The project took two years to build and cost about $300 million. The 22-mile-long Sea2Shore transmission line that brings the electricity from Block Island to the mainland cost another $114 million. Thus, the overall project cost was over $400 million—over $13 million per MW. (By comparison, a new gas-fired combined-cycle generator has a capital cost of about $1 million per MW, and new offshore wind projects have an estimated capital cost of about $5.5 million per MW.)

The project has been plagued by setbacks and shutdowns over the years — most notably a cable re-bury project in 2021. (The developer had been given an exemption by Rhode Island’s Coastal Resources Management Council (CRMC) and was allowed to bury the cable at a depth of four feet. Within months, parts of the cable had become exposed near the shore! The owner of the power line expected their end of the bill to be $30 million. A charge they expected to recover via an undetermined surcharge to ratepayers.)

So what’s up and running is still being tweaked — and customers are footing the bill.

You might say the bright side would be that they’re learning from their mistakes (we can’t be sure they are).

Meanwhile, the Wall Street Journal just reported this week…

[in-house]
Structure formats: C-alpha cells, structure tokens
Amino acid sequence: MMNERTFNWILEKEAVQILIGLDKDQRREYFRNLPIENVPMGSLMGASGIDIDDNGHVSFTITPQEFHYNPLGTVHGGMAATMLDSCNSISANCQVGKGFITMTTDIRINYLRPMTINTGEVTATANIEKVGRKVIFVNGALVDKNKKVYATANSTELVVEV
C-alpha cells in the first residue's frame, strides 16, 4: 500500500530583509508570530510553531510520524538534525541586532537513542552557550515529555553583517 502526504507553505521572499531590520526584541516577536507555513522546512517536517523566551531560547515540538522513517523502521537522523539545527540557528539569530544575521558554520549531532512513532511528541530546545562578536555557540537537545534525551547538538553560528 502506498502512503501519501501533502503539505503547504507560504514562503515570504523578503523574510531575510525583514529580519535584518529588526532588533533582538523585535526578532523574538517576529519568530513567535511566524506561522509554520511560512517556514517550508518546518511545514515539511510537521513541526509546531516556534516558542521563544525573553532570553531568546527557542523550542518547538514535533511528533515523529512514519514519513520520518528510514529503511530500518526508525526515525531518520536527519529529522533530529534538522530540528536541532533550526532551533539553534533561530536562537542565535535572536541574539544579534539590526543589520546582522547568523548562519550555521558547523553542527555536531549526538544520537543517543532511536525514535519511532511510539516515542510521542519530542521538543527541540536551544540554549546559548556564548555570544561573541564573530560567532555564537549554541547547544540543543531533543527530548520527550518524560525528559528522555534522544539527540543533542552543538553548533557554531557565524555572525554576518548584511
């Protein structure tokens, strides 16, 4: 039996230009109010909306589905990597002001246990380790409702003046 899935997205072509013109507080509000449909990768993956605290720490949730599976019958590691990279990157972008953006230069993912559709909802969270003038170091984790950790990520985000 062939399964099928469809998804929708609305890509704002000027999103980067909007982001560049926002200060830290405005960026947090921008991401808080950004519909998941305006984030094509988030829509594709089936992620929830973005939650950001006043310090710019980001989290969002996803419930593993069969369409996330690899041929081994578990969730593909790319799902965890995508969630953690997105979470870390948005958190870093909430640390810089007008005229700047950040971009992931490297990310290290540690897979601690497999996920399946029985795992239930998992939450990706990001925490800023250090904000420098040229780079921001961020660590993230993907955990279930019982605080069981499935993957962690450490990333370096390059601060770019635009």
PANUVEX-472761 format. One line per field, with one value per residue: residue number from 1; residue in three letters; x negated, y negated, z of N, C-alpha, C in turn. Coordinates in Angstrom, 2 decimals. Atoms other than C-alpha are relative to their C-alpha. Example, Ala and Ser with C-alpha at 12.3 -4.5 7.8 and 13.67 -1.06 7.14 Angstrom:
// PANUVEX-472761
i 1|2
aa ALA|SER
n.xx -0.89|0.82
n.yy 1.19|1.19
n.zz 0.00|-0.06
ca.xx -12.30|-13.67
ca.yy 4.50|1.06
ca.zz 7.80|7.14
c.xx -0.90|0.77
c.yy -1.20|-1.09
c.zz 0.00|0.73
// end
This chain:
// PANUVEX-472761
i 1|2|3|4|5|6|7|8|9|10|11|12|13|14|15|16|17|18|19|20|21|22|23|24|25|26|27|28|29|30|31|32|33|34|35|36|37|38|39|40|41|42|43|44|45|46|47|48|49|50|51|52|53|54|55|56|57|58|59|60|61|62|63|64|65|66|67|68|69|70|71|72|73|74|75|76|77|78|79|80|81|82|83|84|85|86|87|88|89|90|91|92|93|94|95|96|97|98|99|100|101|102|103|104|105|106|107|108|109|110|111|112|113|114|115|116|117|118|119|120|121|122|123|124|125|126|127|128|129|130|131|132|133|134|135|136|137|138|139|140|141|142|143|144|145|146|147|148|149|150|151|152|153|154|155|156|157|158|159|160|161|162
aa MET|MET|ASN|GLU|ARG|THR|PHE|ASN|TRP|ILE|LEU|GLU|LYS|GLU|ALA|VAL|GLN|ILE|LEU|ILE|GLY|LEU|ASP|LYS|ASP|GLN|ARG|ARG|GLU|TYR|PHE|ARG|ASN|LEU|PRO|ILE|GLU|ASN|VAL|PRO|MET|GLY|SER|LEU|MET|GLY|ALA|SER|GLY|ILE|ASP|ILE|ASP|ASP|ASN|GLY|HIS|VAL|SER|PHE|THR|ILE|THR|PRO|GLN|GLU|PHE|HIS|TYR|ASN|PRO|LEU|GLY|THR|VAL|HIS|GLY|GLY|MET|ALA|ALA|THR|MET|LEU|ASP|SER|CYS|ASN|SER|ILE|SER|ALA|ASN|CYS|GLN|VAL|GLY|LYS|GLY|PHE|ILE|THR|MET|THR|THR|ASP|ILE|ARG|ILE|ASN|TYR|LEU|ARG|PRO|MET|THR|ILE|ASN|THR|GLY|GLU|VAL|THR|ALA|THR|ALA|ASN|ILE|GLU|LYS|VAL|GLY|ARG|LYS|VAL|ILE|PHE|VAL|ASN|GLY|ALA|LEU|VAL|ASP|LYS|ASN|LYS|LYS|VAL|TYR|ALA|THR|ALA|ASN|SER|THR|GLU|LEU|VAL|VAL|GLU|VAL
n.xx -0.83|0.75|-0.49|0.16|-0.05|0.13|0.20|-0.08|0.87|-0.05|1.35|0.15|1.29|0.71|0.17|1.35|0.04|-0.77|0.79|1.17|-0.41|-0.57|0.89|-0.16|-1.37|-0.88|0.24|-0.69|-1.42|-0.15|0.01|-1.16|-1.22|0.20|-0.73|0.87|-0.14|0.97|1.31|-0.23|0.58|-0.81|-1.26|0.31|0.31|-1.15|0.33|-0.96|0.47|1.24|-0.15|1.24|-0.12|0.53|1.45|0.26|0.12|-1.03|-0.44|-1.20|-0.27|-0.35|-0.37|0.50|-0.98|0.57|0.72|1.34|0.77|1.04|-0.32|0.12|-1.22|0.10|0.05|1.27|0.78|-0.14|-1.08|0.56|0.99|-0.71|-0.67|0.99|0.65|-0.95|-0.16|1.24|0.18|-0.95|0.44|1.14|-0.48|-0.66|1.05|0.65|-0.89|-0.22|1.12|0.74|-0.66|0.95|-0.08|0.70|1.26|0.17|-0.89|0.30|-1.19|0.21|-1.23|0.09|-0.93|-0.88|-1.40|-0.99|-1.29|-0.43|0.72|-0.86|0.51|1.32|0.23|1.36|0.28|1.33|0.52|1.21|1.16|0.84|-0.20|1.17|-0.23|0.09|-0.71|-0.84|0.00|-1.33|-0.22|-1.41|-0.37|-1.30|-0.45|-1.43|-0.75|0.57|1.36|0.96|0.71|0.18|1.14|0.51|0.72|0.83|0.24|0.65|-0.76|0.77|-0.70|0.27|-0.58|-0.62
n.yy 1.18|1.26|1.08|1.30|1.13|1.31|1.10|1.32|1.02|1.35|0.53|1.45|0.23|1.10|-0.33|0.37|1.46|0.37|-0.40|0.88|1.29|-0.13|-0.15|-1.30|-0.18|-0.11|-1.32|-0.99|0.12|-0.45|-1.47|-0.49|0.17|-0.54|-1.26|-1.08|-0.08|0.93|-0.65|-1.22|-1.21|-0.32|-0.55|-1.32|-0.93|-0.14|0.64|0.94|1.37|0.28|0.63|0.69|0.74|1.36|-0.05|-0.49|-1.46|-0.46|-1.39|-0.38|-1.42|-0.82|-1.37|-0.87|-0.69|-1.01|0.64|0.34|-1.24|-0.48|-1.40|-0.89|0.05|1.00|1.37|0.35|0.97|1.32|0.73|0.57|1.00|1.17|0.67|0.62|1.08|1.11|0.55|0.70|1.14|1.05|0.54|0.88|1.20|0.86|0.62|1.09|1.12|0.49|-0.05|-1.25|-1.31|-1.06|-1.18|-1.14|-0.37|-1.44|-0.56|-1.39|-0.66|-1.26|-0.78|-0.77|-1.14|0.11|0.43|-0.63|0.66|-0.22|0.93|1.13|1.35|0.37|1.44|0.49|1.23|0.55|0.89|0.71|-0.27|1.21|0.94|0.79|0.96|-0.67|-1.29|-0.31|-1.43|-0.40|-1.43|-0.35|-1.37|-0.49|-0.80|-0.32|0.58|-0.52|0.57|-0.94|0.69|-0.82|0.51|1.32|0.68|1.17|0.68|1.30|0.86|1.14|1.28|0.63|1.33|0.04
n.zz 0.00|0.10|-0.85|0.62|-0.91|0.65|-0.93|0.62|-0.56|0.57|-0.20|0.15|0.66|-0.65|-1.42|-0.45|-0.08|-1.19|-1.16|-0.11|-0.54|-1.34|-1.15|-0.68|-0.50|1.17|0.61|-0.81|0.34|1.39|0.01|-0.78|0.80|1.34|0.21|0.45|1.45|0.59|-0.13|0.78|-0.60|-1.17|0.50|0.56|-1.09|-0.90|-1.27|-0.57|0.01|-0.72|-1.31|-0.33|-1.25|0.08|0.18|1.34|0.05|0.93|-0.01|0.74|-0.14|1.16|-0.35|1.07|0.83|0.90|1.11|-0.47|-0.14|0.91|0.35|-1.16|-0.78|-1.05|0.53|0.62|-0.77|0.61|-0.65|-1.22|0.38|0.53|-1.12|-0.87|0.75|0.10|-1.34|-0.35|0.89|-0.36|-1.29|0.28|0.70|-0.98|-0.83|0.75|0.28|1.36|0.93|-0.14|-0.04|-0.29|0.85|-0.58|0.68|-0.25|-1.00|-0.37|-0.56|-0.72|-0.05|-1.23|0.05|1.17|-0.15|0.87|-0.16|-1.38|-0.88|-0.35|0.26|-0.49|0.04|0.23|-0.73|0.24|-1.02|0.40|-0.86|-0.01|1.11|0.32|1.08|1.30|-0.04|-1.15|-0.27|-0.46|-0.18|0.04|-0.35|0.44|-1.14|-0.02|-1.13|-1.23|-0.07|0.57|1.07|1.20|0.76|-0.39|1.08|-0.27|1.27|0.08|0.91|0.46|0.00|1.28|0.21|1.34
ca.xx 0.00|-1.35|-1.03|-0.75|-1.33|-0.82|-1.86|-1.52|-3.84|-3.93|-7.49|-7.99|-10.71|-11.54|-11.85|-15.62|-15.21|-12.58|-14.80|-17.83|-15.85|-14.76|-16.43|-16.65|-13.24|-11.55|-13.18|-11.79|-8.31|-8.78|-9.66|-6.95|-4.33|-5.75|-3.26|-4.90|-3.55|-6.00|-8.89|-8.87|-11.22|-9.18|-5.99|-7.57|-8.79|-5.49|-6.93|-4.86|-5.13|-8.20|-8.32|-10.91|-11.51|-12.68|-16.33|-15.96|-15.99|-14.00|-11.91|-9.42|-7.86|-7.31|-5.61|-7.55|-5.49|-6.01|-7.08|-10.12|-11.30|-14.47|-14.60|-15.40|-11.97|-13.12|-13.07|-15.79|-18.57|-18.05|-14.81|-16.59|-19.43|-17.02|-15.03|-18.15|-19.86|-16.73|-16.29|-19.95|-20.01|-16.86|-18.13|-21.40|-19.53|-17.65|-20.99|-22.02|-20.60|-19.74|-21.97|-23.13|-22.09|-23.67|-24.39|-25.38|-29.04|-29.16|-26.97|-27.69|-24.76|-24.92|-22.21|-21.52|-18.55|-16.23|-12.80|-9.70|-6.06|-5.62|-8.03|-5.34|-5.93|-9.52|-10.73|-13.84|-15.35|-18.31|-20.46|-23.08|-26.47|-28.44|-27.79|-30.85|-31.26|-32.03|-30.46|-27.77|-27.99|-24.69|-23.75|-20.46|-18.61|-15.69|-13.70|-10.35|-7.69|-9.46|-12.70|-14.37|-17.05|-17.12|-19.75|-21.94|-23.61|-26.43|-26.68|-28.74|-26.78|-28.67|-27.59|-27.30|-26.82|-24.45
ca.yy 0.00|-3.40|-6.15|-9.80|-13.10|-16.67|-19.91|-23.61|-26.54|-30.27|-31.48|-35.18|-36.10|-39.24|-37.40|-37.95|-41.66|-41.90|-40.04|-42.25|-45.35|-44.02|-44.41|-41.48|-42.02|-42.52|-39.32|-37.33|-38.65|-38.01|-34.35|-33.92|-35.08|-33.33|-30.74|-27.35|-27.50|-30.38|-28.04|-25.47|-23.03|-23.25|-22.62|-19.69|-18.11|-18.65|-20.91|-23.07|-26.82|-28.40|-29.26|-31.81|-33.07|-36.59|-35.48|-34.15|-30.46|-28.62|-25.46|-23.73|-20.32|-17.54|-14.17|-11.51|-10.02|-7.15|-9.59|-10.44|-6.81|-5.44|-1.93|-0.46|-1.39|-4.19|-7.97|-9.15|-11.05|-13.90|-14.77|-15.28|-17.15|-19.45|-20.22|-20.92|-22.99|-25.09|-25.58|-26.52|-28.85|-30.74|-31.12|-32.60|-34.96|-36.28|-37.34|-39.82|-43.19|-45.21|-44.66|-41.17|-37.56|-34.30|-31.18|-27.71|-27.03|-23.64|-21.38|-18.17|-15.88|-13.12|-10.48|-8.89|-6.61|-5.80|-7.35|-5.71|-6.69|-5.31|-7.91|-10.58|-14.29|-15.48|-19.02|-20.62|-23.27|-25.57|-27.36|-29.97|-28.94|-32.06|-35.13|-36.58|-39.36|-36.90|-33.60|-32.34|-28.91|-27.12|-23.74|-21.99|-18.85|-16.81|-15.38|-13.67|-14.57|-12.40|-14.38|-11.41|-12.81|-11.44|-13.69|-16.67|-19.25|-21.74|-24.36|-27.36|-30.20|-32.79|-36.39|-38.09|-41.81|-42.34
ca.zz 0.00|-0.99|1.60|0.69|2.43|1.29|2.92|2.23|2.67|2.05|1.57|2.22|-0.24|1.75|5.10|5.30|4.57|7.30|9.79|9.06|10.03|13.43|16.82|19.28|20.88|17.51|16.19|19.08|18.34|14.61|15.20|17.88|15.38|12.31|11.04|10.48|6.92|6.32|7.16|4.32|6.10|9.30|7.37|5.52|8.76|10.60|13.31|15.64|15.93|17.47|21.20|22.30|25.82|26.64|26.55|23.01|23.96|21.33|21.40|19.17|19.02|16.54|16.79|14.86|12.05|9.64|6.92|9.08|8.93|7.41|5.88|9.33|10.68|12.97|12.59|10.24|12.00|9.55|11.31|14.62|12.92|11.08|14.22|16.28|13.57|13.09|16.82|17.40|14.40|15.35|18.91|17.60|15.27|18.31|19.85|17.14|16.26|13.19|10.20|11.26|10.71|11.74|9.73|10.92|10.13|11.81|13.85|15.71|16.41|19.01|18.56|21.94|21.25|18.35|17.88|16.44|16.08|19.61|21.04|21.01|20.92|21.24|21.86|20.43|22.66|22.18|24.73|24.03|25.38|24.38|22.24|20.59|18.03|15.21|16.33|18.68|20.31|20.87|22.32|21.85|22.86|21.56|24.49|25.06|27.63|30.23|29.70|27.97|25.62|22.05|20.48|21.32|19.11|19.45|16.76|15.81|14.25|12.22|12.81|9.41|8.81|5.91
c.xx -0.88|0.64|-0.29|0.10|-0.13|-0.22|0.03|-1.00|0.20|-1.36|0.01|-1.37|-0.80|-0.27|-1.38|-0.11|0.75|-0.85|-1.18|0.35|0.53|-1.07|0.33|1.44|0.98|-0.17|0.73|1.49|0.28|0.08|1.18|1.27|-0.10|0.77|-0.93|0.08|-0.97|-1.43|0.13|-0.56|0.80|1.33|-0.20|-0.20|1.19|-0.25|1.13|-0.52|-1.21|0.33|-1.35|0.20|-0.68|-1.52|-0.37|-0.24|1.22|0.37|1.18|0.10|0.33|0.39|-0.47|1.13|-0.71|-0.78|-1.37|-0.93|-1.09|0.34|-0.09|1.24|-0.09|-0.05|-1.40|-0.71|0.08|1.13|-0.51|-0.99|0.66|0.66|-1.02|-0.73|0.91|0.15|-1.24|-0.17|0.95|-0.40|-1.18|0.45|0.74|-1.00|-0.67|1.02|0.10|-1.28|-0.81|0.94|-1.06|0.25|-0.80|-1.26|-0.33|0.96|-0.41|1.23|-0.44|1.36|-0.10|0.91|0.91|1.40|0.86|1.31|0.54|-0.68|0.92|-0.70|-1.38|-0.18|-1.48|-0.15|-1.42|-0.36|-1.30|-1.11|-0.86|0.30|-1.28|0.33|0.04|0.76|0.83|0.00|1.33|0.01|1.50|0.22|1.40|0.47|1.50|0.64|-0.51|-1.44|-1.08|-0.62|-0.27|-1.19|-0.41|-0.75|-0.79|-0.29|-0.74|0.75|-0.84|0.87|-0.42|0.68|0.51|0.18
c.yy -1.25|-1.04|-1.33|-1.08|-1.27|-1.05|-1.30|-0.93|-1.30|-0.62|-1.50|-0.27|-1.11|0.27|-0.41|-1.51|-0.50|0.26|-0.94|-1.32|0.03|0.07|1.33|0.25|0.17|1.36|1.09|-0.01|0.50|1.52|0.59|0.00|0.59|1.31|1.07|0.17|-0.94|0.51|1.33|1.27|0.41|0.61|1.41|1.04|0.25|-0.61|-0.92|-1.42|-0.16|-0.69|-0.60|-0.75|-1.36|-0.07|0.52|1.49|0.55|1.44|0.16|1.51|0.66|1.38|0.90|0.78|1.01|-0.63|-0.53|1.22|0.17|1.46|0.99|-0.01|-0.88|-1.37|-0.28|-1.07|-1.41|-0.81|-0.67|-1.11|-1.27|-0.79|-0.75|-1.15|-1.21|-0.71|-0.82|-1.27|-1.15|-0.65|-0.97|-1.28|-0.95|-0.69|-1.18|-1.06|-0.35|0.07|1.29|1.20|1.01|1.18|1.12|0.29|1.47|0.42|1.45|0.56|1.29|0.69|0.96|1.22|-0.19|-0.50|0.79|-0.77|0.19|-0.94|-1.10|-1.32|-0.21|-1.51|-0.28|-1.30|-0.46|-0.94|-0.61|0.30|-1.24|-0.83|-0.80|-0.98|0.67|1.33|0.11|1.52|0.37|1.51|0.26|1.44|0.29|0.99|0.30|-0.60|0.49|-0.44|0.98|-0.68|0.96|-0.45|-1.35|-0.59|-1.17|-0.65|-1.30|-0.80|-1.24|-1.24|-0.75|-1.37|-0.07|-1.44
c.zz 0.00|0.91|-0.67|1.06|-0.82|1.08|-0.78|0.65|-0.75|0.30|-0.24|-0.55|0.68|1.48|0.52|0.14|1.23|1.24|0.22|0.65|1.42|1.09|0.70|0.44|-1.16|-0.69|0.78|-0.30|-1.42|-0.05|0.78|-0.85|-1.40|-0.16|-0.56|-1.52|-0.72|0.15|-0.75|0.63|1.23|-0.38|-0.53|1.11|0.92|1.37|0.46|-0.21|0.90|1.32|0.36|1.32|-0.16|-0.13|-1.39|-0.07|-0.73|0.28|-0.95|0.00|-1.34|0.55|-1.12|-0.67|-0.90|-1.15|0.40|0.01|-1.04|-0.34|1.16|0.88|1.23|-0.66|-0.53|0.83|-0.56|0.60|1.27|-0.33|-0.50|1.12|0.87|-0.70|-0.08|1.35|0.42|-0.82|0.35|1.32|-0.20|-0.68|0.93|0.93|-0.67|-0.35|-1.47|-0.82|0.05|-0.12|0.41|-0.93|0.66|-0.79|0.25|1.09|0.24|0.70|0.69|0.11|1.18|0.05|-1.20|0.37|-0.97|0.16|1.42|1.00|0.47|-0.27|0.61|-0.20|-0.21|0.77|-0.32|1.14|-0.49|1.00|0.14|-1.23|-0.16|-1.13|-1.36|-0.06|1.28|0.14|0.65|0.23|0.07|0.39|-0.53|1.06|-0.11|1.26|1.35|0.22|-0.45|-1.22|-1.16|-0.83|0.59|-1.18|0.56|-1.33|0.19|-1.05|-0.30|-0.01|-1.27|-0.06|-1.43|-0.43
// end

According to a report late last month by the New York State Energy Research and Development Authority (Nyserda), large offshore wind developers are asking for an average 48% price adjustment in their contracts to cover rising costs

Then there was this…

The Alliance for Clean Energy NY is also requesting an average 64% price increase on 86 solar and wind projects.

EnergyNow piled on the reporting bandwagon…

Orsted A/S said it’s prepared to walk away from US projects unless the White House guarantees more support, highlighting the myriad challenges facing wind-energy developers in the country.

There have been similar hold ups for Commonwealth Wind, Massachusetts’ biggest offshore wind project. WBUR out of Boston…

Months after its developer, Avangrid, signed power contracts with three major utilities, the company is trying to get the state’s Department of Public Utilities to allow it to renegotiate those agreements.  …  Late Monday night [December 2022], the offshore wind developer reiterated that its 1,200 megawatt project will only be financially viable if the company is allowed to charge more for the electricity it produces.